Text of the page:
That sounds like adult female scuds--after molt--the other species clump onto it and eat it? I haven't seen them eat moss though, just hide under my fissidens.
Looks like I have the g. pulex? Idk.

I just trapped ~100, turkey bastered out ~100, and probably have 1000 left...

Threw about 5 tubs of these out so far, they're still visible on the substrate swimming all over the place. AGHHHH. I guess they've always been around, but after removing my platies and habrosus they are much more active.

WestHaven 07-23-2012 03:17 AM

How do they get into a tank in the first place?

xenxes 07-23-2012 03:27 AM

I think mine came from a LFS, I thought it was a baby shrimp... stupid me. They carry/hatch eggs much the same way shrimp do.

Their mating is interesting.. I saw quite a few of them attached (one on the other's back)


The shrimp will mate several times per year. During this process the male carries the female on his back as they are swimming. The female carries about 50 fertilized eggs in her egg pouch and these are orange in color and show through her semi-transparent body. The young shrimp hatch within the egg pouch and emerge as fully developed young shrimp but microscopic in size. The young develop an exo-skeleton but molt this a number of times as they increase in size. Sometimes these discarded exo-skeletons can be seen floating on the lake surface. Since the shrimp have no natural defense mechanisms, except camouflage, they usually hide in the Chara weeds and are more active during periods of low sunlight or after dark.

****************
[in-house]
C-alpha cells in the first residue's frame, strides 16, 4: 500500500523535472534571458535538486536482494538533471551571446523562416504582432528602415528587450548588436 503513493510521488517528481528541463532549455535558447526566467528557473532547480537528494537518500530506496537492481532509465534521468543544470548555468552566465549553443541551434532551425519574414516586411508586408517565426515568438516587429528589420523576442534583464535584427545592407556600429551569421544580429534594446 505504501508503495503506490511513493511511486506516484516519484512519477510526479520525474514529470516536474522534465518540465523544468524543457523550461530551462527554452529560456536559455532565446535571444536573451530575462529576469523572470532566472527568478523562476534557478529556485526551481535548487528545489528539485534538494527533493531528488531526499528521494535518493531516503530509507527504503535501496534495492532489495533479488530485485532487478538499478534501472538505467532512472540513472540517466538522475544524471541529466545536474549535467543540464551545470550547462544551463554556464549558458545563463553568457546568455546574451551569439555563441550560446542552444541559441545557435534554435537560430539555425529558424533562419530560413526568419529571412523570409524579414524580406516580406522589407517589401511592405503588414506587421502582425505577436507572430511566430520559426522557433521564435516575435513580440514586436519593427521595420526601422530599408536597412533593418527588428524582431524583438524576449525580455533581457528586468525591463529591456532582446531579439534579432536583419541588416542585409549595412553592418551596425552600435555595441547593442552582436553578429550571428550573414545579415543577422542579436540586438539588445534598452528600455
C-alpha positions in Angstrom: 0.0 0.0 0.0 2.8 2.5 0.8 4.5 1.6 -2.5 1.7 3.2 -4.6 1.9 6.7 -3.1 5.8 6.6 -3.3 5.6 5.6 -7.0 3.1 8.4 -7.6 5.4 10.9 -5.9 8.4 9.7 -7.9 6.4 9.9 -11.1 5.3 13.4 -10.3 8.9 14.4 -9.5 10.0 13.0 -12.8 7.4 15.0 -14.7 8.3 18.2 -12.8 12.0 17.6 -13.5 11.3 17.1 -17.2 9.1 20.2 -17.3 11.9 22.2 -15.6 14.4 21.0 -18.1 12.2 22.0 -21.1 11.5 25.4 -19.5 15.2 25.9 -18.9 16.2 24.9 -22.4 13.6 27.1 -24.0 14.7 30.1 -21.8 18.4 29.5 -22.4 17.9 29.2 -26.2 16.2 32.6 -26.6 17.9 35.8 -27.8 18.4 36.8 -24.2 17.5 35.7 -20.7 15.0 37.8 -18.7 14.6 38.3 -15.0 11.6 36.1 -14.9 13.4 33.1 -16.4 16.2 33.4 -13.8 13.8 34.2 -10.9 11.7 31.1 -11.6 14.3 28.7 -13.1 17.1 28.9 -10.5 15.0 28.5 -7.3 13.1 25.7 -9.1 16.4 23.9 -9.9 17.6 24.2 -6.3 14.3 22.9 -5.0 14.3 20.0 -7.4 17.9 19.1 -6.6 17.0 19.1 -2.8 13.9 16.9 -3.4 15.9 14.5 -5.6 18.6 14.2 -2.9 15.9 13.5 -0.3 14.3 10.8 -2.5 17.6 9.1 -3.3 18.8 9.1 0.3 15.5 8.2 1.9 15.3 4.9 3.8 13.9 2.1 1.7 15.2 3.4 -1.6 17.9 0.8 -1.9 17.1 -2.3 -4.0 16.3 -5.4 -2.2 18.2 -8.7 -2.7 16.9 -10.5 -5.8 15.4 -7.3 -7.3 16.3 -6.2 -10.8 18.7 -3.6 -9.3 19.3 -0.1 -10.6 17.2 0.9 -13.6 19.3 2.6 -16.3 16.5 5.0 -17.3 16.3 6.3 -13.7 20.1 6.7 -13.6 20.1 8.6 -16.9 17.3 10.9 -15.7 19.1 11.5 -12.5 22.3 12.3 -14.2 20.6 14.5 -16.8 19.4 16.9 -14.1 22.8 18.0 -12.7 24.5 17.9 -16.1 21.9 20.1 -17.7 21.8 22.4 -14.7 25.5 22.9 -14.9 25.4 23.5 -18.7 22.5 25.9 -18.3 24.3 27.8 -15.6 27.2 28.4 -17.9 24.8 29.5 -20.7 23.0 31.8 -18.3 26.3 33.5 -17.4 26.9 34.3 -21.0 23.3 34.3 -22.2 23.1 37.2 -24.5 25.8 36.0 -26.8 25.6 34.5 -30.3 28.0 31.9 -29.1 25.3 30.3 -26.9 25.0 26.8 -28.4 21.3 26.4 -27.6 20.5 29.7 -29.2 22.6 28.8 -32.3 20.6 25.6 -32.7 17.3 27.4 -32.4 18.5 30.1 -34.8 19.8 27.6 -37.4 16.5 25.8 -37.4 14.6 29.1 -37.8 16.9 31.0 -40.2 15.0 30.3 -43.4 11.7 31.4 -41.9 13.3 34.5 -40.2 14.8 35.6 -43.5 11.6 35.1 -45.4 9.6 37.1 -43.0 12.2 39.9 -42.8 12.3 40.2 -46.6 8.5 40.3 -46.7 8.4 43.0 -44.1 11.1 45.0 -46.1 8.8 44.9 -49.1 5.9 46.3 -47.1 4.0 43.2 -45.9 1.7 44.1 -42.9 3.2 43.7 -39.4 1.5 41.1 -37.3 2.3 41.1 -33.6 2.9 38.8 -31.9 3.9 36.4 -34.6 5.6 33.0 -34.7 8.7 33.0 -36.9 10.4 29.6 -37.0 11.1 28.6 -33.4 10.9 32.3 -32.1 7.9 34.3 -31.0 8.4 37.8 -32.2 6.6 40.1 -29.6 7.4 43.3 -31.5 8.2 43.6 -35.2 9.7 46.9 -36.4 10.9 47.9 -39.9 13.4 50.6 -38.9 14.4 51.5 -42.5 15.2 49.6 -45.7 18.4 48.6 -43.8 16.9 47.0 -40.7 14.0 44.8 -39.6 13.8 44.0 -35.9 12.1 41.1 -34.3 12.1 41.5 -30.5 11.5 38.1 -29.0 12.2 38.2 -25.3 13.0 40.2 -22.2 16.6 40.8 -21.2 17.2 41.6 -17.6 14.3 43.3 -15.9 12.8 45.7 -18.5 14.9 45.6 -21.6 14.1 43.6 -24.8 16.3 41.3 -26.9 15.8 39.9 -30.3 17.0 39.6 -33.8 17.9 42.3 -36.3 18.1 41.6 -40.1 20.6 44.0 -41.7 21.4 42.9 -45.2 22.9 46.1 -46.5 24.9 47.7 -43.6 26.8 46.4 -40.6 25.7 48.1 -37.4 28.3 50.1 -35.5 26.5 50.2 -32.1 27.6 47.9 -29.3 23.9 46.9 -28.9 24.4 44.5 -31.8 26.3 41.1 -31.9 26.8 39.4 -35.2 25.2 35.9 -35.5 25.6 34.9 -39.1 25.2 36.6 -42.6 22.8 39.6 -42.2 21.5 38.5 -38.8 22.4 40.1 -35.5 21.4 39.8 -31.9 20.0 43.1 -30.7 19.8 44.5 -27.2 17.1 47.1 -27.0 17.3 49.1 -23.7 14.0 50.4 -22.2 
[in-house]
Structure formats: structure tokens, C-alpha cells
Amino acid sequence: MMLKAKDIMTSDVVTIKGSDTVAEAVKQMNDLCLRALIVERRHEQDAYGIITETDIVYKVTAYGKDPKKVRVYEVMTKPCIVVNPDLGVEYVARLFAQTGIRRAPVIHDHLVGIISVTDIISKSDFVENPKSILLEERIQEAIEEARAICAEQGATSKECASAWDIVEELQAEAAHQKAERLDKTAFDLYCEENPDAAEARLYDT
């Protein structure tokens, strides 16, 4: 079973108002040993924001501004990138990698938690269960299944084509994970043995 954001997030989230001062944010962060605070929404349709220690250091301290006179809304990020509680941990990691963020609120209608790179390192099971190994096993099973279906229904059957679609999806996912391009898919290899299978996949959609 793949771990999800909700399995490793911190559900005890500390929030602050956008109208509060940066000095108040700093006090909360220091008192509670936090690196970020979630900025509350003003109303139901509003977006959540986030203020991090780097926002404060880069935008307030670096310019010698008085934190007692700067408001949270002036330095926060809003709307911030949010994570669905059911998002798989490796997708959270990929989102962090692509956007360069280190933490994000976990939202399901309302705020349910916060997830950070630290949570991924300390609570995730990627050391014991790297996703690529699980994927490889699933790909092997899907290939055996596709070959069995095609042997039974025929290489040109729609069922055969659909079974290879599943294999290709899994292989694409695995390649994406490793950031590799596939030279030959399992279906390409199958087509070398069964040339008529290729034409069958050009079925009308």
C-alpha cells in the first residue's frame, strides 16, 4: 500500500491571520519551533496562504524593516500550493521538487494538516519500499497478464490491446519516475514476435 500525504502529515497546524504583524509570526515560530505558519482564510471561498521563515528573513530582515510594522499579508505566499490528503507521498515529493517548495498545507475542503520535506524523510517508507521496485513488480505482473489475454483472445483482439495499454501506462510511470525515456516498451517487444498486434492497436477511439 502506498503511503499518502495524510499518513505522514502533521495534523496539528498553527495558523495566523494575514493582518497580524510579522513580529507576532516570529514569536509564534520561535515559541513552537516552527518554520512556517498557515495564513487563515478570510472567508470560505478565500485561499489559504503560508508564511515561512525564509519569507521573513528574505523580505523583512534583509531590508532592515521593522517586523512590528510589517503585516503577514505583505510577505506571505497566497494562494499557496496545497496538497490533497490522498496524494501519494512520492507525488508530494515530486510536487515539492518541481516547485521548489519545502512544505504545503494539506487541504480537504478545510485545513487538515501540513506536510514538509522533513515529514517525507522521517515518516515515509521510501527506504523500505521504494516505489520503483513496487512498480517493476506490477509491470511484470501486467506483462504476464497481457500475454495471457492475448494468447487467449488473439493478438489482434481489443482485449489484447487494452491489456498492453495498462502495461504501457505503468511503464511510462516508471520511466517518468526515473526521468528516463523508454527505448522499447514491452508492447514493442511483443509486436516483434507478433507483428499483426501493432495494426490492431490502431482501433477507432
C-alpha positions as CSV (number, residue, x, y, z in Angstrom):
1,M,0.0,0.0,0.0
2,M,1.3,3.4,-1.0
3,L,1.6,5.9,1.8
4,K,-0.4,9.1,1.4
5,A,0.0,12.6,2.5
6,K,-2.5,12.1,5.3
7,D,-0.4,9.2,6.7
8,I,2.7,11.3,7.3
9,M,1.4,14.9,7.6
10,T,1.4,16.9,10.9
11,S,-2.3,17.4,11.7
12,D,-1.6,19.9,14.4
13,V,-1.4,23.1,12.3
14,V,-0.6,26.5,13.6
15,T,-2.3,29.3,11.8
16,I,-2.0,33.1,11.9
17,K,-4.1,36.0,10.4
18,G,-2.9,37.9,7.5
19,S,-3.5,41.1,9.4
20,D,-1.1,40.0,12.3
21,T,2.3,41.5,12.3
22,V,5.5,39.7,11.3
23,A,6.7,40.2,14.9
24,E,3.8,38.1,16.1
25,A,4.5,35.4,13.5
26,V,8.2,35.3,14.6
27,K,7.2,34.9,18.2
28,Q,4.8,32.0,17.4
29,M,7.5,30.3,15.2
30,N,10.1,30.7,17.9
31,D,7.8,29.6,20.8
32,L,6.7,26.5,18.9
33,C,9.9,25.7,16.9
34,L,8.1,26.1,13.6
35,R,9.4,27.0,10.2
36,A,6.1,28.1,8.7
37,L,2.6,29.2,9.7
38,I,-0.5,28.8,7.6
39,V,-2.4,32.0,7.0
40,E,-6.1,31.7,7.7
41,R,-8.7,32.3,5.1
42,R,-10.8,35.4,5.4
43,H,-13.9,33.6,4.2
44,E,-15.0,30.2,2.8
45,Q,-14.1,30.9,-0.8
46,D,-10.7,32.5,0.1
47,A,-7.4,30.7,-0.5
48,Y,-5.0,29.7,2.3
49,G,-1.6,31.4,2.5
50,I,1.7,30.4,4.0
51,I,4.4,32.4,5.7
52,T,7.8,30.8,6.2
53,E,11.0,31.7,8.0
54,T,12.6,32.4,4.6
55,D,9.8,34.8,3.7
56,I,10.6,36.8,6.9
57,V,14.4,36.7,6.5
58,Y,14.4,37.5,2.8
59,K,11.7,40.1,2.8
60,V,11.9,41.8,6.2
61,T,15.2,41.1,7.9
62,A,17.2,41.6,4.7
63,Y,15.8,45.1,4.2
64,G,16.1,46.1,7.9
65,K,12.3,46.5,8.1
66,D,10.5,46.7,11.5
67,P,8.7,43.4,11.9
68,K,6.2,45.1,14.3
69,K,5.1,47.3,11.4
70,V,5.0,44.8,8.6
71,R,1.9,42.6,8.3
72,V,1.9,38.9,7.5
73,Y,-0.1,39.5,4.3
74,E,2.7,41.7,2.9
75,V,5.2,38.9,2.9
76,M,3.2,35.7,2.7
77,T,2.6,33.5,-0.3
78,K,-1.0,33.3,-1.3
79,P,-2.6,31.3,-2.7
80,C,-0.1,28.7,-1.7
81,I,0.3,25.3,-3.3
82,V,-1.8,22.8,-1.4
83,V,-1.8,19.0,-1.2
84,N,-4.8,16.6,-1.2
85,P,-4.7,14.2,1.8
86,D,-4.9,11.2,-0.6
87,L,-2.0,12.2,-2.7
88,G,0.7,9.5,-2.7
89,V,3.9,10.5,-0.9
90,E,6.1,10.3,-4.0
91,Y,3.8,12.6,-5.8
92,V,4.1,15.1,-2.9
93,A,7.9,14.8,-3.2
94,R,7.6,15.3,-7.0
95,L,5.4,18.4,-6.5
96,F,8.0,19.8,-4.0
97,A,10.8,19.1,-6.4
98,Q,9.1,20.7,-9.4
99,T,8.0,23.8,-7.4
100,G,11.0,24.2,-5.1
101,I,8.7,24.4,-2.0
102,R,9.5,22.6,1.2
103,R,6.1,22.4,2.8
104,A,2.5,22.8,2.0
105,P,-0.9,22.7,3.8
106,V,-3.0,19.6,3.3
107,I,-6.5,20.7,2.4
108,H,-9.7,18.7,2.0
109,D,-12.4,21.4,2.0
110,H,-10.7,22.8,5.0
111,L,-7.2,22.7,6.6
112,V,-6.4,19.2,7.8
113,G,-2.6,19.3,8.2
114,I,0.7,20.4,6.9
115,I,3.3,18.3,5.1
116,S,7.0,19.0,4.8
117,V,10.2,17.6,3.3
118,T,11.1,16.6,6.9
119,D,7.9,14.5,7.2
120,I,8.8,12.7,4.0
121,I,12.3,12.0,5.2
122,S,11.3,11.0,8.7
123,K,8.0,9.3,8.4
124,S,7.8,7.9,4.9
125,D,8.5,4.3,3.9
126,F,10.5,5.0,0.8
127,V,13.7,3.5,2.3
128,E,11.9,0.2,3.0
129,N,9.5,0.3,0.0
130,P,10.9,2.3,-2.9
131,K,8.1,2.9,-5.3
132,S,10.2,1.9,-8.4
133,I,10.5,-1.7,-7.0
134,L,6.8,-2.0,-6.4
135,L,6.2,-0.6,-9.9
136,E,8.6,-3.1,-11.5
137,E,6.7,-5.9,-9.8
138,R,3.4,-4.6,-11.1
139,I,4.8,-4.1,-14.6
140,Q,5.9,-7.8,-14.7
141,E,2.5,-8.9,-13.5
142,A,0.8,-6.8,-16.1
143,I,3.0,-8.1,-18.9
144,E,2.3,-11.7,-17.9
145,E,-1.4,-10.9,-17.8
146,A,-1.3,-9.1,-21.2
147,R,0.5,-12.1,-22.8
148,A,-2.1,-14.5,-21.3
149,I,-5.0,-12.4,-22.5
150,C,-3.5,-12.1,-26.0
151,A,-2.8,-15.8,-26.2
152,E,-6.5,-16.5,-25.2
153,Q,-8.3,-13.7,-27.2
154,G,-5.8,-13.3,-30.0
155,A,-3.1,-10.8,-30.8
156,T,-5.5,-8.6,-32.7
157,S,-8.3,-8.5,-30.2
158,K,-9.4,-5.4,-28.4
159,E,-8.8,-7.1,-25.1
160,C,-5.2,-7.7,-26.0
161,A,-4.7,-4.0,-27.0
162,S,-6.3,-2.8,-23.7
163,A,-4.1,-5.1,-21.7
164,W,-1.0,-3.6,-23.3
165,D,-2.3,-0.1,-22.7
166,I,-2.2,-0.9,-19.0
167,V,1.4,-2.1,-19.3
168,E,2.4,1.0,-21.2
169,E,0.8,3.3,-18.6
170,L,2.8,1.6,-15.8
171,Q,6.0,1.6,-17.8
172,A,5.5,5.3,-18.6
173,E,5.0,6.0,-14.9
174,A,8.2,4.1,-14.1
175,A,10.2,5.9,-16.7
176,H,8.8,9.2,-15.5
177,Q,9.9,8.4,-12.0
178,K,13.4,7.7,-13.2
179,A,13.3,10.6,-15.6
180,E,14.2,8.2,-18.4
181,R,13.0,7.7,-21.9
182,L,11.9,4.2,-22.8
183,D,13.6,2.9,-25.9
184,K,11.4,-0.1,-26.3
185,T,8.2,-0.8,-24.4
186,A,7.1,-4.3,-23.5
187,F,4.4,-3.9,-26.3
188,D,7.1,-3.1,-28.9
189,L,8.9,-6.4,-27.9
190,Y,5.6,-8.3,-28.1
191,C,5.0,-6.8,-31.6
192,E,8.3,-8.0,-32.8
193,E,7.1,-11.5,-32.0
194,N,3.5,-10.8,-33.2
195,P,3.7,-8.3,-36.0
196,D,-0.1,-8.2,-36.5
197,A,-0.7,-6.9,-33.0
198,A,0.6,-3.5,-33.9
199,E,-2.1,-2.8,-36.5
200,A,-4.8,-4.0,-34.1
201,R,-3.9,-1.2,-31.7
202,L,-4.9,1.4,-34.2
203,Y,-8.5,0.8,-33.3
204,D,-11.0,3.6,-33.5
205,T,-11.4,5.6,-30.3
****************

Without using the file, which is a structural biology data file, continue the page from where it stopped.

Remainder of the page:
xenxes 07-23-2012 02:54 PM

I left a bottle trap in last night and came out this morning to find everything inside but the scuds were dead, casualties: 7 sakura/pfrs, 1 cbs, 2 c. pygmaeus. I have tiny needle poked holes all over the top of the bottle trap so I don't think it's stagnant water.

I had previously trapped c. pygmaeus with rcs before for the same amount of time ~6hrs, and never had a casualty. Only difference is the hundreds of scuds. So they either (1) maliciously clawed the victims to shreds, or more likely they (2) scared/harassed them to death wiggling all over the bottle.

(1) if we look at the anatomy, the first 2 gammarus species is capable of shredding into prey with its large gnathopods/claw

(2) whereas the pulex only has prehensile legs

The ones that weren't mating were feasting on the corpses.